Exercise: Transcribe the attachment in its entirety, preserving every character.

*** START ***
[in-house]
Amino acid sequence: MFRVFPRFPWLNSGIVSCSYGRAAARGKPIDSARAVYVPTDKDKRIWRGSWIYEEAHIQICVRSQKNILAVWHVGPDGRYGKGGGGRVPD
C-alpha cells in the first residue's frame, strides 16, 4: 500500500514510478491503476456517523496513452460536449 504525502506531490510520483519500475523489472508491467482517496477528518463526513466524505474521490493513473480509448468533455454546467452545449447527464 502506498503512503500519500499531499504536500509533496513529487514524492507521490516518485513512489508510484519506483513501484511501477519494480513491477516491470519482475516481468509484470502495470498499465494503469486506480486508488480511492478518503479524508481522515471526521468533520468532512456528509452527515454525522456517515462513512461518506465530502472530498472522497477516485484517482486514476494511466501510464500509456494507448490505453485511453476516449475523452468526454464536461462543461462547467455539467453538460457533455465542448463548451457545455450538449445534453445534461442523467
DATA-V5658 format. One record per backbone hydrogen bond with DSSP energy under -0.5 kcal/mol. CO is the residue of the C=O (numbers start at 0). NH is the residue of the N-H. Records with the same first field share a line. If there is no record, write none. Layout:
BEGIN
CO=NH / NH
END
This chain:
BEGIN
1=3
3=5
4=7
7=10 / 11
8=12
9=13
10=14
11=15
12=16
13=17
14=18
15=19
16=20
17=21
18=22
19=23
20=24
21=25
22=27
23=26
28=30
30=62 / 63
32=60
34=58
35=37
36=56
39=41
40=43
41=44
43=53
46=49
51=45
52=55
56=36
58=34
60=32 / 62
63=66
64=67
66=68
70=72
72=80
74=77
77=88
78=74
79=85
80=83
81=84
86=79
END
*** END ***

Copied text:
[in-house]
Amino acid sequence: MFRVFPRFPWLNSGIVSCSYGRAAARGKPIDSARAVYVPTDKDKRIWRGSWIYEEAHIQICVRSQKNILAVWHVGPDGRYGKGGGGRVPD
C-alpha cells in the first residue's frame, strides 16, 4: 500500500514510478491503476456517523496513452460536449 504525502506531490510520483519500475523489472508491467482517496477528518463526513466524505474521490493513473480509448468533455454546467452545449447527464 502506498503512503500519500499531499504536500509533496513529487514524492507521490516518485513512489508510484519506483513501484511501477519494480513491477516491470519482475516481468509484470502495470498499465494503469486506480486508488480511492478518503479524508481522515471526521468533520468532512456528509452527515454525522456517515462513512461518506465530502472530498472522497477516485484517482486514476494511466501510464500509456494507448490505453485511453476516449475523452468526454464536461462543461462547467455539467453538460457533455465542448463548451457545455450538449445534453445534461442523467
DATA-V5658 format. One record per backbone hydrogen bond with DSSP energy under -0.5 kcal/mol. CO is the residue of the C=O (numbers start at 0). NH is the residue of the N-H. Records with the same first field share a line. If there is no record, write none. Layout:
BEGIN
CO=NH / NH
END
This chain:
BEGIN
1=3
3=5
4=7
7=10 / 11
8=12
9=13
10=14
11=15
12=16
13=17
14=18
15=19
16=20
17=21
18=22
19=23
20=24
21=25
22=27
23=26
28=30
30=62 / 63
32=60
34=58
35=37
36=56
39=41
40=43
41=44
43=53
46=49
51=45
52=55
56=36
58=34
60=32 / 62
63=66
64=67
66=68
70=72
72=80
74=77
77=88
78=74
79=85
80=83
81=84
86=79
END